Suppose you were the President of the United States and your Joint Chiefs of Staff sat you down and said they had just received an intelligence report stating that three nations were coming to destroy you and the United States.
What would you do? Would you stand up from your desk and announce to everyone in the room, “They won’t attack us, don’t they know who we are?” Or, would you run and hide in the nearest military bunker? Maybe you would panic and go into total freeze mode and do nothing. One other possibly is you could respond without counsel and send out the most powerful military in the world to destroy your enemies without any care for the outcome.
Is it too simple to simply say you would be afraid? Do you think if you received information of an eminent attack from three nations, you would have some fear?
In 2 Chronicles 20:3 it tells us King Jehoshaphat was actually afraid. Jehoshaphat was afraid and turned his attention to seek the Lord, and proclaimed a fast throughout all Judah. (2 Chronicles 20:3 NASB)
What was the king of Israel afraid of? King Jehoshaphat did actually receive information that three nations were coming to destroy him and all of Israel. I really appreciate his honesty in stating that he was in fear. Secondly, I believe that being afraid was an understandable response.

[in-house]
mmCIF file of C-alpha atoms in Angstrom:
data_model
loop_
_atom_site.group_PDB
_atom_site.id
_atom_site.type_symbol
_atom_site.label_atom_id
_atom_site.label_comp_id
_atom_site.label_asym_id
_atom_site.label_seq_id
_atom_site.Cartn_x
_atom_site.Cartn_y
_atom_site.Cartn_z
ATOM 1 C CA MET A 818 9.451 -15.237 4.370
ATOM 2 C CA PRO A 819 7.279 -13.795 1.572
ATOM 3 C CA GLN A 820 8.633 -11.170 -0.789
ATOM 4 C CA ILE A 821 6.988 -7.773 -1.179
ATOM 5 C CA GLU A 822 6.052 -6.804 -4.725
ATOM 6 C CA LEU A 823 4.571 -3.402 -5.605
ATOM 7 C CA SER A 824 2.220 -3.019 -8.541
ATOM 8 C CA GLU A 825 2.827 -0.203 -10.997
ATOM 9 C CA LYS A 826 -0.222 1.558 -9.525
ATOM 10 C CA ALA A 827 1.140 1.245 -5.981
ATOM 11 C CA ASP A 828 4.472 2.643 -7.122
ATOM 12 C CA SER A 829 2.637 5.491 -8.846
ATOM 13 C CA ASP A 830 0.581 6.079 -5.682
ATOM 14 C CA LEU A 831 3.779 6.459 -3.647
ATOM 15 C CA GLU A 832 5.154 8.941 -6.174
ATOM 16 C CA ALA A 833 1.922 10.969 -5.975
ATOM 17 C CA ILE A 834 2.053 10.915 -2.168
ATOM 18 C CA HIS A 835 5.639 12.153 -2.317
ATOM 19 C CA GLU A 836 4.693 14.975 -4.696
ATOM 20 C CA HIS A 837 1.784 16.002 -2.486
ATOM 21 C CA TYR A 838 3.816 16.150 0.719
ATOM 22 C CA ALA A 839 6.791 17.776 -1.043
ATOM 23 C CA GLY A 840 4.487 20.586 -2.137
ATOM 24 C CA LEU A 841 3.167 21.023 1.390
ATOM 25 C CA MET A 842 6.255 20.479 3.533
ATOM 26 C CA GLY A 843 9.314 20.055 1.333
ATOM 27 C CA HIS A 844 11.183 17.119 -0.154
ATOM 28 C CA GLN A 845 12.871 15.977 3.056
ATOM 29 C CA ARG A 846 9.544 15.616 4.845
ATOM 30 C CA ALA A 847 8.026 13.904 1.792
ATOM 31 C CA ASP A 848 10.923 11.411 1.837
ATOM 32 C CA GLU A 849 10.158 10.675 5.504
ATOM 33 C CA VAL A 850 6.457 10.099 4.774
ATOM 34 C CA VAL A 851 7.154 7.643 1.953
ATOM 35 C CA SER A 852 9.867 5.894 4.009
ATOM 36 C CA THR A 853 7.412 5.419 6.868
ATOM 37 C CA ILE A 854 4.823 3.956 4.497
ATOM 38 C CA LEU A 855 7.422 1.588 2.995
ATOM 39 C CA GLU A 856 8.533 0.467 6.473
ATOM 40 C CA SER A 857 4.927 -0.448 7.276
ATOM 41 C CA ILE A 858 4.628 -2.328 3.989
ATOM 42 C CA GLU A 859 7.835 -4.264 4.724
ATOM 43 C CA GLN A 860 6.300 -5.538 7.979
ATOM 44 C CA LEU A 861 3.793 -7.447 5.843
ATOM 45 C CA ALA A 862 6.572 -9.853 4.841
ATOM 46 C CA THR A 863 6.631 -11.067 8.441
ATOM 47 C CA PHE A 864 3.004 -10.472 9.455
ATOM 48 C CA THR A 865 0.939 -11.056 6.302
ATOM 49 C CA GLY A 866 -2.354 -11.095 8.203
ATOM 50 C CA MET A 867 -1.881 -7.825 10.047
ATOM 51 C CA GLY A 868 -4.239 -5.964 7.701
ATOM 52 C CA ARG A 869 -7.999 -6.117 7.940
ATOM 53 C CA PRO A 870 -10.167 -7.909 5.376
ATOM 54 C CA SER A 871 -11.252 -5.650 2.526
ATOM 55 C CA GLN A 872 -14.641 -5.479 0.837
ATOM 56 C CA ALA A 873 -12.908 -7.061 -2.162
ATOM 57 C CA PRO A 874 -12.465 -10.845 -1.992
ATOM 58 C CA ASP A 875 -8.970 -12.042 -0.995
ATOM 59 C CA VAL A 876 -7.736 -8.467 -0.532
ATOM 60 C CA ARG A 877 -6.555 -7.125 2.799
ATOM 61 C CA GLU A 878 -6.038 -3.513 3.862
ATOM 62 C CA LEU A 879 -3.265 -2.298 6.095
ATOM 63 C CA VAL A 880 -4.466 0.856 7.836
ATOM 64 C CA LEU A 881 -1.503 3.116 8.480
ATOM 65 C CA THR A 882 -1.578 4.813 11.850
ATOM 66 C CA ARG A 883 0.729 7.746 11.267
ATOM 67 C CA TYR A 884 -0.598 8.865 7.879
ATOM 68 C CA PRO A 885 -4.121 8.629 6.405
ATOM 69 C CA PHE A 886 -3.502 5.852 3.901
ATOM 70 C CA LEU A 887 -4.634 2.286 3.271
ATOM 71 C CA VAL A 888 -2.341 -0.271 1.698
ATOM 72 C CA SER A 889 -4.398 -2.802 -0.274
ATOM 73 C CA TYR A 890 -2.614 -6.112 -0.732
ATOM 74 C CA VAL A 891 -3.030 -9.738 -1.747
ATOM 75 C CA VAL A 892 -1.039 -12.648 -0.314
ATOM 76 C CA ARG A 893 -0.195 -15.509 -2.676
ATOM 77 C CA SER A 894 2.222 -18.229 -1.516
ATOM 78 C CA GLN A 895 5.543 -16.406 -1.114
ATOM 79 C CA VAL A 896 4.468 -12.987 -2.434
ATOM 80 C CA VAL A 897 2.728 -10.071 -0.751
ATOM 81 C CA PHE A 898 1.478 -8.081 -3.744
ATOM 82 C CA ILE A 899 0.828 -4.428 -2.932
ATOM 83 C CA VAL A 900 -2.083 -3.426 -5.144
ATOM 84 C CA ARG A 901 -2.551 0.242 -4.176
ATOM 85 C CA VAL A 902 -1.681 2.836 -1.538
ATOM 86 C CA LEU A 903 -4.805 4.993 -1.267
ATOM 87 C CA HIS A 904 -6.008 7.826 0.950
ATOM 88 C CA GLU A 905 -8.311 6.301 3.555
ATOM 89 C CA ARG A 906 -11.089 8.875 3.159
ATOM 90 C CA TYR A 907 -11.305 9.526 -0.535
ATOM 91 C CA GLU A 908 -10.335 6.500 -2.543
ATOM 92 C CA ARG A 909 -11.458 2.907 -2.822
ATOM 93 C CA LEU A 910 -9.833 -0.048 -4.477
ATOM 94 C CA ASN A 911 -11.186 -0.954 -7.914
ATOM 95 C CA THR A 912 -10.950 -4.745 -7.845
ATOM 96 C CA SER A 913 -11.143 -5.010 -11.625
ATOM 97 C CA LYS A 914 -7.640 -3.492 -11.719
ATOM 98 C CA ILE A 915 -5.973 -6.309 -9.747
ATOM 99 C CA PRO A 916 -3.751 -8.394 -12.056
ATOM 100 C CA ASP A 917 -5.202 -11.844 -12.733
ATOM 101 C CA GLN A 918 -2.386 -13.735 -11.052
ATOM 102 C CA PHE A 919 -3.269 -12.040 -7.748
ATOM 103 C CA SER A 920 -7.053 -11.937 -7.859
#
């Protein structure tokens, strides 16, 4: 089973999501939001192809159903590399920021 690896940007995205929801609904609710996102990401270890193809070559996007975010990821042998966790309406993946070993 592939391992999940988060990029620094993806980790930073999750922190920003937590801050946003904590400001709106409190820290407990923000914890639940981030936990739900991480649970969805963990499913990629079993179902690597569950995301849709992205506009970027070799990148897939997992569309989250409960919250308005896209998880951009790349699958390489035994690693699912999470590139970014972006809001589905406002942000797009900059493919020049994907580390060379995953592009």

There Is A Key To Fear
The key to fear is not to avoid it, but what we do with fear. King Jehoshaphat was a good king who loved God and loved God’s people and while he was afraid, he would not live by fear, much less makes any decisions based on fear. 2 Chronicles 20:3 tells us the he “turned his attention to seek the Lord.”
King Jehoshaphat knew his life was not found in his own decisions and certainly not based on fear. So he called the people of Judah to a fast and to worship the One who would deliver them.
As the all of Judah gathered together in worship and intercession, God was listening. God’s first response to their worship and adoration was to send them a prophet by the name of Jahaziel the son of Zechariah. (see 2 Chronicles 20:14-17) Jahaziel told them two things, “Do not fear or be dismayed because of this great multitude, for the battle is not yours but God’s.” and “Do not fear or be dismayed; tomorrow go out to face them, for the Lord is with you.”
As the story concludes, we see that as battle ensues and God was with them. As all of Judah continued their worship and declarations of their mighty God, God confused the enemy and the three nations who came to destroy Judah, destroyed each other! Israel, King Jehoshaphat and of course God, was victorious. What a team!
Fear is OK to have; but it should push you to the One who makes “Living Lighter Today” a reality.